Johnny Red first appeared in Battle, the renowned British weekly of the 1970s. Created by writer Tom Tully and artist Joe Colquhoun, the ongoing serial told of a Royal Air Force cadet who received a dishonorable discharge after hitting a superior officer. He ended up joining and becoming the leader of a Russian fighter squadron. That’s not the entire Johnny Red story, but it’s enough for the purposes of this review.

Johnny Red #1 [$3.99] starts with a wealthy collector of warplanes bankrolling the restoration of a Hurricane, a single-seat British fighter plane that could be catapulted from the deck of a ship for what would, unless a pilot could manage to reach a friendly land, almost certainly be its last flight. The restoration craftsmen have done research into the history of this aircraft, which conversation leads us into the dangerous life of our title hero.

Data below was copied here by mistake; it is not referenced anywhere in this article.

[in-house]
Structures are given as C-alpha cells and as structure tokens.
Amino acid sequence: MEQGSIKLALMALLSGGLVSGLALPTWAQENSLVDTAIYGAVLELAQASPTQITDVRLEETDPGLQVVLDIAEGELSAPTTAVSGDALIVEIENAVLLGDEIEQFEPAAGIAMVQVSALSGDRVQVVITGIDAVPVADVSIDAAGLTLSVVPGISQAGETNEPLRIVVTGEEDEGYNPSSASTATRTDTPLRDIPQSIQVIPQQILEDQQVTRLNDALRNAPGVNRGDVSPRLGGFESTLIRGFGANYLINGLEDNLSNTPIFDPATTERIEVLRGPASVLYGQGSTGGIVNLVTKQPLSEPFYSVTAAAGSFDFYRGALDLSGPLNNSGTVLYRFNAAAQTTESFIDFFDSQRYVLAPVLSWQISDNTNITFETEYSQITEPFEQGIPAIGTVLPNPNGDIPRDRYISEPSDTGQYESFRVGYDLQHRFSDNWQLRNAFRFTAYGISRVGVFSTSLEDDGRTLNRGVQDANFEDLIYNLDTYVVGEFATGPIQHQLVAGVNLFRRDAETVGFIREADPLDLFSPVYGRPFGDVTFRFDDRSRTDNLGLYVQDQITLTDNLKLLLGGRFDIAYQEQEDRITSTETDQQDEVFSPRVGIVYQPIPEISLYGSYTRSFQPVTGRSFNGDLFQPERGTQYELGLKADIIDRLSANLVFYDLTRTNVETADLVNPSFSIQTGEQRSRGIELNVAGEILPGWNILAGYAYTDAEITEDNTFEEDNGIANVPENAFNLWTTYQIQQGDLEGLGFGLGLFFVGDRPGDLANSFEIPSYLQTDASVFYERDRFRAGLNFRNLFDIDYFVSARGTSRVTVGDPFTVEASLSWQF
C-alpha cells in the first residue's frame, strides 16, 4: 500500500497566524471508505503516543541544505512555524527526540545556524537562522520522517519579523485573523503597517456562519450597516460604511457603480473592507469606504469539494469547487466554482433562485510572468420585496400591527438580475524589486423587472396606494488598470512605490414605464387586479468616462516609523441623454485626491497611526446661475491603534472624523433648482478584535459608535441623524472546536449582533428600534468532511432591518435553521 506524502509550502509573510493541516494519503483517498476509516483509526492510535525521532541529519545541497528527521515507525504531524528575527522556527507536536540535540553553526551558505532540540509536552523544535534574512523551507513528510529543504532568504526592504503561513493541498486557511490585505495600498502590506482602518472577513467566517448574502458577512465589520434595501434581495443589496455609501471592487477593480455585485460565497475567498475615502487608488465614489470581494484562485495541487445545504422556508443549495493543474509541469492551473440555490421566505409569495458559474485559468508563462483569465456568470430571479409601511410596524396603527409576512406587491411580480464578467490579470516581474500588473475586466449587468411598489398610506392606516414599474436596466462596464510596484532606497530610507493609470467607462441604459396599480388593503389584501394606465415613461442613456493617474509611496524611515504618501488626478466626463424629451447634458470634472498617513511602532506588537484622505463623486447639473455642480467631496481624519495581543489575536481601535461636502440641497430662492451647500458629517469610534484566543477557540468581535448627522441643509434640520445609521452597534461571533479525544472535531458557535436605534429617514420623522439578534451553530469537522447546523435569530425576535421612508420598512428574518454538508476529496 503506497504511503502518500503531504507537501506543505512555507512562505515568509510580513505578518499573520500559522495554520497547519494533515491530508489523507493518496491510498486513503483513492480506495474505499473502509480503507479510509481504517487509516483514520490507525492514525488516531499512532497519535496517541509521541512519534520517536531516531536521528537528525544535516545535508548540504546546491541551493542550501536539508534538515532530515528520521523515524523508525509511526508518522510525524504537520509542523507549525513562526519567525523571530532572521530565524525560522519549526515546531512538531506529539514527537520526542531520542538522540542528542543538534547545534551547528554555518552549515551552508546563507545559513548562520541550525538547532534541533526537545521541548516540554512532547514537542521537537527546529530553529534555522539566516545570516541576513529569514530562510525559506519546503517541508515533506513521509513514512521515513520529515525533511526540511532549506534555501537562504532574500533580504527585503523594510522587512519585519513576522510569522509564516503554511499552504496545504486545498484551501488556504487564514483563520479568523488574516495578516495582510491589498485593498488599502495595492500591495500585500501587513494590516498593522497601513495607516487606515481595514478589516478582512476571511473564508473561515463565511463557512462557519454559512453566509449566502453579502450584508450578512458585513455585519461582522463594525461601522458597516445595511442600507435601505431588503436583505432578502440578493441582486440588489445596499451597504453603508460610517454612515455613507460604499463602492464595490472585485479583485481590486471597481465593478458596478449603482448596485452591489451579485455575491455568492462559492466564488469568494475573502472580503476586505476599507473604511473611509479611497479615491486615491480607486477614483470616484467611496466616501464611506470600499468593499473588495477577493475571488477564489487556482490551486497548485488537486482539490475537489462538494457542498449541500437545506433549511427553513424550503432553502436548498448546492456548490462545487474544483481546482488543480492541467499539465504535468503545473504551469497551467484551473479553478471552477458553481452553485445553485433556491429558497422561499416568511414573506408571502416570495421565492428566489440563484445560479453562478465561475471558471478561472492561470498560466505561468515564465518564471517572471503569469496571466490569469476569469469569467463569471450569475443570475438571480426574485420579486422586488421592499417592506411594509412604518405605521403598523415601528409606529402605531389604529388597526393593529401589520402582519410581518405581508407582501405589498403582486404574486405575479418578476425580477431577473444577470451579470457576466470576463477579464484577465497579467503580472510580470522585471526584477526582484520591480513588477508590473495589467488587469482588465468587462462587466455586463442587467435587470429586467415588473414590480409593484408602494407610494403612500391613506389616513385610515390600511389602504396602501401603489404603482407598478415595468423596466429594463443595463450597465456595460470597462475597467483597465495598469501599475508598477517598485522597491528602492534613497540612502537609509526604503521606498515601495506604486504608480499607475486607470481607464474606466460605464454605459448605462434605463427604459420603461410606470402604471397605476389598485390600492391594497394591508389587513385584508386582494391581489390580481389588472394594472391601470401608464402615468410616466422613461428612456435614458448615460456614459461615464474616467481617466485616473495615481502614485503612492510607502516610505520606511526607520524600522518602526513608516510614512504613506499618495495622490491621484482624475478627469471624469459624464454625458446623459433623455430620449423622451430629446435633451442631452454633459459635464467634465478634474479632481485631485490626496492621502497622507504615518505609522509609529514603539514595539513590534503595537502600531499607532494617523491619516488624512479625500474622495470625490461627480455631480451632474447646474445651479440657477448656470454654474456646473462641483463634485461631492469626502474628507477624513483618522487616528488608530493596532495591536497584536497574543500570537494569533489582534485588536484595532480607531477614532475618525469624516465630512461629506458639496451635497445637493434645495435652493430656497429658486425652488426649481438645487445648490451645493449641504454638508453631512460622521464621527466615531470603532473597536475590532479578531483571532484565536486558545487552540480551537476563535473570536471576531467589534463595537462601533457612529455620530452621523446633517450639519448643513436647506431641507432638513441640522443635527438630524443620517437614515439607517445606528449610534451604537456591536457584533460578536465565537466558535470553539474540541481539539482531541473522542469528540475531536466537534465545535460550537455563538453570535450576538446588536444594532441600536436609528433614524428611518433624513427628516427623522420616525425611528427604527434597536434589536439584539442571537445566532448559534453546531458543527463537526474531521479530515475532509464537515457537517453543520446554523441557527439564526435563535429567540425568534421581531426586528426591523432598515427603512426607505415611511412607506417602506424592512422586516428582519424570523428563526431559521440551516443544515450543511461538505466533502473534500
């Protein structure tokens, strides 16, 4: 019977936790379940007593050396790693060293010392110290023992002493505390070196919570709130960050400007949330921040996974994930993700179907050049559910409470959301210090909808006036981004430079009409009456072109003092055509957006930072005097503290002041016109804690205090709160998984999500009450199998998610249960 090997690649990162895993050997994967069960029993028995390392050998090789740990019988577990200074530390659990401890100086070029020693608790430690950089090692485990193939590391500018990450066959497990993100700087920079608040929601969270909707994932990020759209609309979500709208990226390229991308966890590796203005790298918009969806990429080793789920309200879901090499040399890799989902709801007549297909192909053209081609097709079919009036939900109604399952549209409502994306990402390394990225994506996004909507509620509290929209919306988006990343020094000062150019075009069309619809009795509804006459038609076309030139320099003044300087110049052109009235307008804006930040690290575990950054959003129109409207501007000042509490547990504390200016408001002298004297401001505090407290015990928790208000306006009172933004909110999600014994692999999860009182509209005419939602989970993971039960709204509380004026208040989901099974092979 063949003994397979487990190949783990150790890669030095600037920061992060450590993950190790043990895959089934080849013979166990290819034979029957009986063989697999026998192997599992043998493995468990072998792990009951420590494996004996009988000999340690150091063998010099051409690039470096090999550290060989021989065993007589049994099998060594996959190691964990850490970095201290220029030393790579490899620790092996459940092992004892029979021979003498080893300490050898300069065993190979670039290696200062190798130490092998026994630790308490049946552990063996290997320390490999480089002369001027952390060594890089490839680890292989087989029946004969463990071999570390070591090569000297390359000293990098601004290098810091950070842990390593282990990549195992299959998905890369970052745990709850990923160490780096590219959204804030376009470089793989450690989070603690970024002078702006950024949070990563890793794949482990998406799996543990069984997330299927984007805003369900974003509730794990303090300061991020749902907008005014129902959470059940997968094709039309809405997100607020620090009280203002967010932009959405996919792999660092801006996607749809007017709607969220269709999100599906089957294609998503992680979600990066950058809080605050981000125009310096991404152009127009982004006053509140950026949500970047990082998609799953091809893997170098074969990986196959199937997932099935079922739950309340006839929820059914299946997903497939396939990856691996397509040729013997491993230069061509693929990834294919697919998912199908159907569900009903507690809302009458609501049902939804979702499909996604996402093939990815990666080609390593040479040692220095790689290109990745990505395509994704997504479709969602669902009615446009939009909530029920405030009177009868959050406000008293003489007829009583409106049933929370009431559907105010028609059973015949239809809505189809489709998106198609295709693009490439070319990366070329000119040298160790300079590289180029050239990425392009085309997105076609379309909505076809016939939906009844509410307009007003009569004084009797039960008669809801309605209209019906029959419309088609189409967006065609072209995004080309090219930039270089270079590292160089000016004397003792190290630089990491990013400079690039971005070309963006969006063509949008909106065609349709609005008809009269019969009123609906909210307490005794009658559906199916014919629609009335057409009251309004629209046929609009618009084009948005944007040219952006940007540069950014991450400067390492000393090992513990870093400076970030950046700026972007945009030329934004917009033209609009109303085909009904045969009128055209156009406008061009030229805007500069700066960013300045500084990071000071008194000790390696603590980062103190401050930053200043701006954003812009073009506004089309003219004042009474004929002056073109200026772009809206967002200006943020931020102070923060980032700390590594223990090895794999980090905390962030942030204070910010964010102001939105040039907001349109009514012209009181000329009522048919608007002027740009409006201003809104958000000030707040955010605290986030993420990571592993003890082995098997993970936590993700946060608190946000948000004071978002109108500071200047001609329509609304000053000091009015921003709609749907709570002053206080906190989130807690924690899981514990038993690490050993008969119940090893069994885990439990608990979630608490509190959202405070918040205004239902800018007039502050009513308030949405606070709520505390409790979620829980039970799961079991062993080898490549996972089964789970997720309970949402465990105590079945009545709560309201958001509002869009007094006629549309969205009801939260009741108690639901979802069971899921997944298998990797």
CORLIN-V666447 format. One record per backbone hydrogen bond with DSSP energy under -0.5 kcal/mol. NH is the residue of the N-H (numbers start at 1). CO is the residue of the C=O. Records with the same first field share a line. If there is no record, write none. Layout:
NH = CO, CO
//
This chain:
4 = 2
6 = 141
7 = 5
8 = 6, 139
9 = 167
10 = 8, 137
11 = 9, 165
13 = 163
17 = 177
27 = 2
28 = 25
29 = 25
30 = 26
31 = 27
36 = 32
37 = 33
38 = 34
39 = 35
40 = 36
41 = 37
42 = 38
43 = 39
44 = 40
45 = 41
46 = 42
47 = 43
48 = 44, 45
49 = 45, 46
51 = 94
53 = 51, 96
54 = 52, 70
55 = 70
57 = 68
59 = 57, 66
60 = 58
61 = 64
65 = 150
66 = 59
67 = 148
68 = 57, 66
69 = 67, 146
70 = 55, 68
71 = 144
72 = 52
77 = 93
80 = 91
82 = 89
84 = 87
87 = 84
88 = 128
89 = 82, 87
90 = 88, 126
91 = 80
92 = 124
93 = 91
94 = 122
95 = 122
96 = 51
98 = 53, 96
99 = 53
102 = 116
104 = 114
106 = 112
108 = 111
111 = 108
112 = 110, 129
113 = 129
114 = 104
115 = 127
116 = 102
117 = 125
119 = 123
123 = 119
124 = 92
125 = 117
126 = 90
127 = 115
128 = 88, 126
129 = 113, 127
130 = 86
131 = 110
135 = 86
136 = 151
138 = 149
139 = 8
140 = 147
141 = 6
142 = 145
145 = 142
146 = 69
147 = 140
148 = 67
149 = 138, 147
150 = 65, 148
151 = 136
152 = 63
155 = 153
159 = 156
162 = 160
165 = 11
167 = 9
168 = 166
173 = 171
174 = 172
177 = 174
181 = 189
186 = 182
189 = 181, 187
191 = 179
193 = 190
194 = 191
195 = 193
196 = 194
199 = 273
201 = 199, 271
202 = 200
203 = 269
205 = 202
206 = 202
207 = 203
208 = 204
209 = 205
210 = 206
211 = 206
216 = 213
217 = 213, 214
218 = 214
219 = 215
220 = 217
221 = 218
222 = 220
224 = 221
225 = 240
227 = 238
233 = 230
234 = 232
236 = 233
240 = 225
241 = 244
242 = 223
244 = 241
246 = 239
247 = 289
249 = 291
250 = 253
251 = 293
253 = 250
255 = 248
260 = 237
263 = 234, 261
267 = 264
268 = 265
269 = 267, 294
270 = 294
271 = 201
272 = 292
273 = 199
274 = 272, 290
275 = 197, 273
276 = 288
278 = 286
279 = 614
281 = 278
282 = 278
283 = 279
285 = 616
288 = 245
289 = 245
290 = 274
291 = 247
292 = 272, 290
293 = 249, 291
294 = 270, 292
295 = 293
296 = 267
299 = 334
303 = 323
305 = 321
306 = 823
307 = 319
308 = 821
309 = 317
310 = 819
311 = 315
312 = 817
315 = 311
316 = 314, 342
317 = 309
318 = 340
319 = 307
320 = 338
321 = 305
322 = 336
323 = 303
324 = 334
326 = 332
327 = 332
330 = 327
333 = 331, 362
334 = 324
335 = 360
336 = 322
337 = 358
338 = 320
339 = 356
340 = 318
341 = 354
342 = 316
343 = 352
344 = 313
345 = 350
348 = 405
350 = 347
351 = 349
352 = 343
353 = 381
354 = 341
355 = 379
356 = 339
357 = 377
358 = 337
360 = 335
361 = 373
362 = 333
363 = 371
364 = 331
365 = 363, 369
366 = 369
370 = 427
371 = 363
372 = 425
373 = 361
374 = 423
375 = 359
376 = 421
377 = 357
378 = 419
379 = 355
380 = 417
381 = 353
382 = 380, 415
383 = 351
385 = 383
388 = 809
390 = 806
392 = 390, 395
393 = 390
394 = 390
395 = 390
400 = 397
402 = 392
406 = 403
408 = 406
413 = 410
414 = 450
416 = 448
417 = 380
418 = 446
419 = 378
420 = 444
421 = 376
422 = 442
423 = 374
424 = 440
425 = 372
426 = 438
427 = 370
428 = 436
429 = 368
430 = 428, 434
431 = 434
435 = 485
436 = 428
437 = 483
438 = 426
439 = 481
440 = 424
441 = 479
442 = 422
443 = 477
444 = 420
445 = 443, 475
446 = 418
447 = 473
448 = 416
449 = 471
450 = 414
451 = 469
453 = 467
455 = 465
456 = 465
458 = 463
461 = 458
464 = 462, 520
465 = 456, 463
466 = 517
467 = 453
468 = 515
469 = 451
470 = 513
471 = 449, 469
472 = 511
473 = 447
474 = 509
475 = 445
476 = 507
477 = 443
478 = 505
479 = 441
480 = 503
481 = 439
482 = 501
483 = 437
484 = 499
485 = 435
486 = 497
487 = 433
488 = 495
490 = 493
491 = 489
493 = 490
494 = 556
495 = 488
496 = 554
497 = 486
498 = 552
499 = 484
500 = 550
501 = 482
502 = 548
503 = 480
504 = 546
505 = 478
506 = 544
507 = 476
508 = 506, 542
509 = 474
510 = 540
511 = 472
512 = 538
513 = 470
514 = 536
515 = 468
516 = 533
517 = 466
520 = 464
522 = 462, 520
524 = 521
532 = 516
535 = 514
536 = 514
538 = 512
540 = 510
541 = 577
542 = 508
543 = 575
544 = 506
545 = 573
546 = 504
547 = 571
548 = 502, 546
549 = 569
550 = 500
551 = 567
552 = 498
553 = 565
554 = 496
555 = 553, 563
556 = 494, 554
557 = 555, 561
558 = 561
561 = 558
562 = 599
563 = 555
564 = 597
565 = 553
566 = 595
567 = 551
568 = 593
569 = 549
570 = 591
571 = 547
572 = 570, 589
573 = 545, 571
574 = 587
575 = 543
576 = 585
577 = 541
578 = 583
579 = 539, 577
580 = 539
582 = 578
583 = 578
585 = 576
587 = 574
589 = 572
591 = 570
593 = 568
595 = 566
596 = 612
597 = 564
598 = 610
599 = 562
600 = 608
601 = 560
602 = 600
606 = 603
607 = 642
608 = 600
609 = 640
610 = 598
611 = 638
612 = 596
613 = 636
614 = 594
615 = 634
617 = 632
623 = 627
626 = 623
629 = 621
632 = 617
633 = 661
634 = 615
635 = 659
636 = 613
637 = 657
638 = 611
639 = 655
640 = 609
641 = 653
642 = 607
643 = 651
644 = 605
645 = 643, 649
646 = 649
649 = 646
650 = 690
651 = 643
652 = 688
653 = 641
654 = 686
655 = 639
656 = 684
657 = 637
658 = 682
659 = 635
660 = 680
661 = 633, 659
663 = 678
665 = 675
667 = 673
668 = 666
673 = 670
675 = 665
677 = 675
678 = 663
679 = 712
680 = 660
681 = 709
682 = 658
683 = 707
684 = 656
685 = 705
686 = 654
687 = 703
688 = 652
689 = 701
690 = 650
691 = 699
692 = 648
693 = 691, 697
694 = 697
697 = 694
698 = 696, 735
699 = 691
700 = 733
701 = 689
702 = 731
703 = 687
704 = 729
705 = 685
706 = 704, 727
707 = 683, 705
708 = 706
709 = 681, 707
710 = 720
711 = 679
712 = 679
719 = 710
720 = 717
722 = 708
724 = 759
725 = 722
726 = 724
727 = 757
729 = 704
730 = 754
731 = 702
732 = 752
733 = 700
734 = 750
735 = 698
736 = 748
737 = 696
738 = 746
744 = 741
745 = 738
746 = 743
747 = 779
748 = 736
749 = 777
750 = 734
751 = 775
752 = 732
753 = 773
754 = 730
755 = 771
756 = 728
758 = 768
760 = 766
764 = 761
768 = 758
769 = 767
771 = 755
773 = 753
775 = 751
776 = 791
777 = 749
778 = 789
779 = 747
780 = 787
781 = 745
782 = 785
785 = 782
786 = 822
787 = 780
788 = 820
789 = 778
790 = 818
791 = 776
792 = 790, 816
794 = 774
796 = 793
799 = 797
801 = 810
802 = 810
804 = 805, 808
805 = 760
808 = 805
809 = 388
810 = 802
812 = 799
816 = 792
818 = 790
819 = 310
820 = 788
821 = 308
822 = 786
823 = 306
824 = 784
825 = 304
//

In the six issues published to date, Ennis gives us grim-but-real characters fighting and sometimes surviving in the perilous setting of the Second World War. There are brave men and women facing doom on a daily basis. There is courage and an odd fellowship. There are dastardly Germans and corrupt Russians. It’s a hopeless situation, but the sharp writing and the explosive art draw the reader into it and make you feel like you’re facing the same perils.

I can’t say enough good things about the art of Keith Burns. He is a keen storyteller and, when the pages erupt in battle, it’s as if bullets and flaming metal are all around you. I think it’s the most exciting war art since Joe Kubert, Russ Heath and Sam Glanzman were at their best. Were I able to afford original art, I’d bust open my budget to get one of Burns’ magnificent art combat spreads. Wow, this is great stuff.

Johnny Red is one of the best comics being published today. Besides all of the above, each issue also features a historical text piece or two. If you’re more inclined to write for a collection, Johnny Red: Collection 1 [$16.99] is due to be released in October of this year. It’d make a great gift for war buffs and war comic book fans alike. It gets my highest recommendation.

ISBN 978-1782761853

I’ll be back next week with more reviews.

© 2016 Tony Isabella